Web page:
KIRKUK, Iraq (Reuters) – Iraq’s oil-producing region of Kirkuk will vote in a referendum on Kurdish independence on Sept. 25, its provisional council decided on Tuesday, a move that could increase tension with Arab and Turkmen residents.
The ethnically mixed region is claimed by both the central government in Baghdad and the autonomous Kurdistan Regional Government (KRG) in northern Iraq.
The vote is “definitely happening” on Sept. 25, Kirkuk Governor Najmuddin Kareem told Reuters after a majority of the provincial council voted in favor of taking part.
Only 24 of the 41 council members attended Tuesday’s vote, with 23 voting in favor of participating in the referendum. One abstained.
The remaining council members – all Arabs and Turkmen – boycotted the vote. Instead, they issued statements denouncing the vote as “unconstitutional.”
The KRG had said it was up to the local councils of Kirkuk and three other disputed regions of Iraq to decide whether to join the vote on the independence of the Kurdish region.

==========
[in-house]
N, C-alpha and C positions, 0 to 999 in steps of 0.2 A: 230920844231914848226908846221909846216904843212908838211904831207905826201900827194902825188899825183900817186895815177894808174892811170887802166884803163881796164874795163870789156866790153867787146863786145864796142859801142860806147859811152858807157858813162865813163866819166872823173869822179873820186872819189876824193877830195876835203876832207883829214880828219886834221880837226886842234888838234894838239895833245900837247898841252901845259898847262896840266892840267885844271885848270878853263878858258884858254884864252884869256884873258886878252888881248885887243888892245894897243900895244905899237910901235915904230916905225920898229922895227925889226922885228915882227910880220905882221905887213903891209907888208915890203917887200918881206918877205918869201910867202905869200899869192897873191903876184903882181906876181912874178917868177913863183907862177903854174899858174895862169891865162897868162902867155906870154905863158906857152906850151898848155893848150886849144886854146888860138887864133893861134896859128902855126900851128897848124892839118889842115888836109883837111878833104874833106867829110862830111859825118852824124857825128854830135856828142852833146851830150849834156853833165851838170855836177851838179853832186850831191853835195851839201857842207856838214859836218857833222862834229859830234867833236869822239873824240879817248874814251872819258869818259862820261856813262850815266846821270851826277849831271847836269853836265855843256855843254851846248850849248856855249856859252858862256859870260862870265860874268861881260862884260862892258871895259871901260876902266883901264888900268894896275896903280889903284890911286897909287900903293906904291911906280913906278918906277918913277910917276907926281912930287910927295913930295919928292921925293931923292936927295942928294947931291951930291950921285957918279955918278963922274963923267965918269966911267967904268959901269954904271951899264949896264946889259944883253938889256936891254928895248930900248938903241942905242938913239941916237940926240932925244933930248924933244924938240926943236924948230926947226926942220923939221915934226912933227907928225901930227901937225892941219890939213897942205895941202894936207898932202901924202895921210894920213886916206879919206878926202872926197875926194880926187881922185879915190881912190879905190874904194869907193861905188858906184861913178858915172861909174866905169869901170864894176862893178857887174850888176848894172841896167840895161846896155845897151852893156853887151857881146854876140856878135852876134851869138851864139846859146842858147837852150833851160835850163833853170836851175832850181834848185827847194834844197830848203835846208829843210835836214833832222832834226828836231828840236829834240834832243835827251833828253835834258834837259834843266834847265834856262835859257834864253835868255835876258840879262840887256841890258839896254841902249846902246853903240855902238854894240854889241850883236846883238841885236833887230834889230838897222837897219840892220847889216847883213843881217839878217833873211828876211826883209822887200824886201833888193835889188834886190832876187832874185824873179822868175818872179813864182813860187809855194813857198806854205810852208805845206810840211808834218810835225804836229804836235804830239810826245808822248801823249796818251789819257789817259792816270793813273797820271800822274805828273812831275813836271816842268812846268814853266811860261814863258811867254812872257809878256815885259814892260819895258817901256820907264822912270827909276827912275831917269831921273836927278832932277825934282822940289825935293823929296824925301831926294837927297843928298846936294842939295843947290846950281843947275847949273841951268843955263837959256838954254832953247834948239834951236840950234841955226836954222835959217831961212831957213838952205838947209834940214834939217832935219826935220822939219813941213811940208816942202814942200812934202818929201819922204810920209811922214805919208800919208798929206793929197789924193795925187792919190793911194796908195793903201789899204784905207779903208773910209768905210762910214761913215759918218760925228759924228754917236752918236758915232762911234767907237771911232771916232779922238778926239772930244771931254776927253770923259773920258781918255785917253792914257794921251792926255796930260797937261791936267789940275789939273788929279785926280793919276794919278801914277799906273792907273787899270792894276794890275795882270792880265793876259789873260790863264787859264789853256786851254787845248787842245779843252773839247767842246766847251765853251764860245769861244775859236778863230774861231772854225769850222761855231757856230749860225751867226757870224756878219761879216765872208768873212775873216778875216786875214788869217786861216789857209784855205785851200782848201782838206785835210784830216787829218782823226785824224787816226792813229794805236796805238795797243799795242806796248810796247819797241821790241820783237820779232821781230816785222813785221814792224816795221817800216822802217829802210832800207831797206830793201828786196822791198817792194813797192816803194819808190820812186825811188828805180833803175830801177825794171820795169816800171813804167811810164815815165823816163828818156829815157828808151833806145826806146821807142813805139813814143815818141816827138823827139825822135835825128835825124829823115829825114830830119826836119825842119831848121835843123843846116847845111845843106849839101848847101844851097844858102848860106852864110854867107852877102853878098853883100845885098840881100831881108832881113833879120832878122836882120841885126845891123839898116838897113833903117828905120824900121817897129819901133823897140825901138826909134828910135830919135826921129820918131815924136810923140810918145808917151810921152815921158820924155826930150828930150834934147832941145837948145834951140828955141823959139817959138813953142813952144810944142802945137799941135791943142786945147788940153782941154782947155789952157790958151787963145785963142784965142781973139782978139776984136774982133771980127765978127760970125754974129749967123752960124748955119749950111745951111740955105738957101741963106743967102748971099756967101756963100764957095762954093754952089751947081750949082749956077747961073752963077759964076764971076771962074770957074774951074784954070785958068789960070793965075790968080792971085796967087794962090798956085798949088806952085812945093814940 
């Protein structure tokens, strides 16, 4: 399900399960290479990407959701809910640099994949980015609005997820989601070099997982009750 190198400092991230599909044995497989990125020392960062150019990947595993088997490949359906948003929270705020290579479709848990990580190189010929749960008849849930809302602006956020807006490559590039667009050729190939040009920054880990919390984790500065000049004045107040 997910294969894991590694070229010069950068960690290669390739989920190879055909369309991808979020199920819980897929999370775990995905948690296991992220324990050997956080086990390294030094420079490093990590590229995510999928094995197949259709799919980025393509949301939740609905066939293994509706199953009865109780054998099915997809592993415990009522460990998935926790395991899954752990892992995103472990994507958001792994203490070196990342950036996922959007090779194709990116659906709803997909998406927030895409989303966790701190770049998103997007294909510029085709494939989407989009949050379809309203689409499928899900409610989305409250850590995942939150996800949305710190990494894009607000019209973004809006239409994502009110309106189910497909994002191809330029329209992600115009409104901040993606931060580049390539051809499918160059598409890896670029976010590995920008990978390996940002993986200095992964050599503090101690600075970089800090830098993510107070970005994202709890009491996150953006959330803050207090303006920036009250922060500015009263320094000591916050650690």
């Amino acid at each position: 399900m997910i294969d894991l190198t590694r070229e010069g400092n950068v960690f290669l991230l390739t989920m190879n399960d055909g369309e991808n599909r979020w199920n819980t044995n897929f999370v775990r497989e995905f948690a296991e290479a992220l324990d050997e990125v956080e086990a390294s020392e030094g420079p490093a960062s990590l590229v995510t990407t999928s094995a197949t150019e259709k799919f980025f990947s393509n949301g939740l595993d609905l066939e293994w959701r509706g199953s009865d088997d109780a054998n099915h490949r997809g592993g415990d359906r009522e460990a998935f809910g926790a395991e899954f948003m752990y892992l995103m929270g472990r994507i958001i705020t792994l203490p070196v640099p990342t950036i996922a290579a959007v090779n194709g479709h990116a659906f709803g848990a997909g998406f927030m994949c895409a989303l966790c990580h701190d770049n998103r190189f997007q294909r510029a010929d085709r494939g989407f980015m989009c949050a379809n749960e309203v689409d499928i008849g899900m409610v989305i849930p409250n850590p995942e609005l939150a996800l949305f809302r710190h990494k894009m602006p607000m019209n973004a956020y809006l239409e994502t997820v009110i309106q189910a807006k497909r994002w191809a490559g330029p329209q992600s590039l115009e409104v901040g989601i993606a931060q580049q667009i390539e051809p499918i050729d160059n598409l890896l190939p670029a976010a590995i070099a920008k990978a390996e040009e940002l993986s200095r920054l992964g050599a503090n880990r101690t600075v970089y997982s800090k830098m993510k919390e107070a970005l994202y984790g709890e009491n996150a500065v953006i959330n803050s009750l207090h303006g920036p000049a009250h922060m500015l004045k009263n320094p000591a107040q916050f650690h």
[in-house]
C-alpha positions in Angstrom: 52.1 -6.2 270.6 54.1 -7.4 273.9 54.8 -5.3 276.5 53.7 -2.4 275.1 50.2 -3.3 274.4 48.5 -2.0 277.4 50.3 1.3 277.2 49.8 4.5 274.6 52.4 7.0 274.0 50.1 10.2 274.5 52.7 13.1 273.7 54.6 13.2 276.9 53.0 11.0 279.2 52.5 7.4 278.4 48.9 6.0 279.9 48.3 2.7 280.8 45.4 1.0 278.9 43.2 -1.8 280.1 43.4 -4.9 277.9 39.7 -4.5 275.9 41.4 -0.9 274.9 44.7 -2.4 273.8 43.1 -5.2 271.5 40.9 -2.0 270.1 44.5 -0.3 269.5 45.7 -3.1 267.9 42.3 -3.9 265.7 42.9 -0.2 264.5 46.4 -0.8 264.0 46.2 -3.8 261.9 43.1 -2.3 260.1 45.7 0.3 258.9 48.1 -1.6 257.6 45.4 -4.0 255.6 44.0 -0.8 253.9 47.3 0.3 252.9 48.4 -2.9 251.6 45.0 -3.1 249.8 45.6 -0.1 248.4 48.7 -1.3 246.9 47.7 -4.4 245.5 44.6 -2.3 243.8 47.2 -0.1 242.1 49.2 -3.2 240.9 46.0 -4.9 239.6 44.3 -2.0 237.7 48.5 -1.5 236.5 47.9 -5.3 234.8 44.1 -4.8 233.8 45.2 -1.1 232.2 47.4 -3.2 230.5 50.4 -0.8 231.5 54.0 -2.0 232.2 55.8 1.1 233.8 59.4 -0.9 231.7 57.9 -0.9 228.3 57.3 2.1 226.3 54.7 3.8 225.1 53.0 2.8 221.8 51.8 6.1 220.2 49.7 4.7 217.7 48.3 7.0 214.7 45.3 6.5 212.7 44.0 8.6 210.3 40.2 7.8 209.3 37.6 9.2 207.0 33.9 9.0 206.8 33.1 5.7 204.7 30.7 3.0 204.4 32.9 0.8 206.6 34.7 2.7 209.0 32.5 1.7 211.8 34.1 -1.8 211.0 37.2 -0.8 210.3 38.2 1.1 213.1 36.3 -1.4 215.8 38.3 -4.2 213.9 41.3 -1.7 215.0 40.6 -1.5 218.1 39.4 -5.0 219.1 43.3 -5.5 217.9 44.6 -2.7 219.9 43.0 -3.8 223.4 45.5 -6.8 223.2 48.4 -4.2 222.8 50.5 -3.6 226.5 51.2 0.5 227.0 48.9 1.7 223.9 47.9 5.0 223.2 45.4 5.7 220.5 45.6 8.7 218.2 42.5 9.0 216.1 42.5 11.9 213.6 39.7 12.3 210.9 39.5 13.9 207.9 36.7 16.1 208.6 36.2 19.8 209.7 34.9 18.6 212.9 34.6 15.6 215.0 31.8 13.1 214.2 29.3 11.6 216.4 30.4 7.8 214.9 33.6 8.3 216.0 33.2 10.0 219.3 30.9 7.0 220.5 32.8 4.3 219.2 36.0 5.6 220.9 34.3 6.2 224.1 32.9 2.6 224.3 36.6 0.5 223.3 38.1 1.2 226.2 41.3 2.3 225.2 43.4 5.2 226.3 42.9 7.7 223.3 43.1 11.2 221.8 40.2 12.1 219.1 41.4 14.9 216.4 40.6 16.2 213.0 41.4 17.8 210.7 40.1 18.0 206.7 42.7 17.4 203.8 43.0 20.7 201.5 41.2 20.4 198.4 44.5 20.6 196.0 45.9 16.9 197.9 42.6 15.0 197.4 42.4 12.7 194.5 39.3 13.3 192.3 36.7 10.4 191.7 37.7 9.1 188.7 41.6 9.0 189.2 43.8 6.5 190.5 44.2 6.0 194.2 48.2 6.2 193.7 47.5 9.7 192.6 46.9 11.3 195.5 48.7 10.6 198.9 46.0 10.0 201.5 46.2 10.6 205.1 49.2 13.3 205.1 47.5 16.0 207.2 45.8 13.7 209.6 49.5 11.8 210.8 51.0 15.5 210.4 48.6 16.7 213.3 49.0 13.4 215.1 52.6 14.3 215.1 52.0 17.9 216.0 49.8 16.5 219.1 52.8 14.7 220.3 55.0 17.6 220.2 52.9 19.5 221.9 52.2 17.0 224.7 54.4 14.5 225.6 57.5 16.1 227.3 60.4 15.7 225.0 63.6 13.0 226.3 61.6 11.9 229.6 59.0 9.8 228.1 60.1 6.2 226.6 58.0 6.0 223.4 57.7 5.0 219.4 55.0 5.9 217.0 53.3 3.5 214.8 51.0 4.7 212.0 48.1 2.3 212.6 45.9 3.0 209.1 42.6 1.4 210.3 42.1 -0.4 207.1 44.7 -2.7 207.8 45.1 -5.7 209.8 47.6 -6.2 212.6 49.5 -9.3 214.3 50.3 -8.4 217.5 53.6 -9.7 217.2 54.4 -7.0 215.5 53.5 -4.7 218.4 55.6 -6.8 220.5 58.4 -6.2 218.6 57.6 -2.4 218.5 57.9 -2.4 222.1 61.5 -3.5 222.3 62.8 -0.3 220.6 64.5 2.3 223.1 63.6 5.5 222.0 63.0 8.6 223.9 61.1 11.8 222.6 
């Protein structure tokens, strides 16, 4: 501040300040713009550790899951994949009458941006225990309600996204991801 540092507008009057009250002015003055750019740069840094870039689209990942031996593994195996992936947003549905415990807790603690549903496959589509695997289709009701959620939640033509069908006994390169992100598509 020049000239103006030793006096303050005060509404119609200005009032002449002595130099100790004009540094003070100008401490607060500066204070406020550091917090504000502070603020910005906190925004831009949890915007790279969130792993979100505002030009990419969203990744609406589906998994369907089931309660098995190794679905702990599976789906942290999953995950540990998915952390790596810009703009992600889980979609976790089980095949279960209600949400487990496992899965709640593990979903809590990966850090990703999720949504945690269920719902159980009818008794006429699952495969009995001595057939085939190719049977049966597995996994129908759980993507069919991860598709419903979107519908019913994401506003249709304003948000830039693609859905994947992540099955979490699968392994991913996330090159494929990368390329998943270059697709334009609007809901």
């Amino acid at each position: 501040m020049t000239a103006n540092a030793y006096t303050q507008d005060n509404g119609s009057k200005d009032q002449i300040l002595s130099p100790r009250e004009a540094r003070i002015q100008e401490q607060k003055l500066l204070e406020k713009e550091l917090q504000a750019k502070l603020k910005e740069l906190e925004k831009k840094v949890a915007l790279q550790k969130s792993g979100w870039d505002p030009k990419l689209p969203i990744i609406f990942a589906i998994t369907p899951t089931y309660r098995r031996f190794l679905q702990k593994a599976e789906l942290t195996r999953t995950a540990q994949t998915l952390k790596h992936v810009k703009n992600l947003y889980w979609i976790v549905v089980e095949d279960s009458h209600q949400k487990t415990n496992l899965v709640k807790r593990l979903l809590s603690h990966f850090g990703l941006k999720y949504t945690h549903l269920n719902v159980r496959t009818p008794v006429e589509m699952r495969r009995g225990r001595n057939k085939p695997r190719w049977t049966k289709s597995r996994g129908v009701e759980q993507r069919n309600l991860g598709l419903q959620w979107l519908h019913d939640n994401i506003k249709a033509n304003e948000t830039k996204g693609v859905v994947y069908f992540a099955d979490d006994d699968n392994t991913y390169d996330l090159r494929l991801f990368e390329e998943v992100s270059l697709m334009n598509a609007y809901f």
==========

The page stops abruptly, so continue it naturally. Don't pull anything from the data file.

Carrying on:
The vote in the disputed regions would amount to deciding whether to join the KRG or remain under the jurisdiction of the Shi’ite Arab-led government in Baghdad. Baghdad says the referendum is unconstitutional.
Speaking to reporters following a meeting of his council of ministers, Iraqi Prime Minister Hayder al-Abadi denounced Tuesday’s decision as “wrong”.
“Issues are not handled like this,” he added.
Sunni MP Mohammed al-Karbouli told Reuters that Tuesday’s decision “would help trigger ethnic fighting” in the region and would also “extend the life” of Islamic State in the country.
“It’s a stark violation of the constitution and a determined move to confiscate the rights of the Arab and Turkmen in Kirkuk. The government should intervene to stop this violation,” al-Karbouli said.
The United States and Western nations fear the vote could lead to…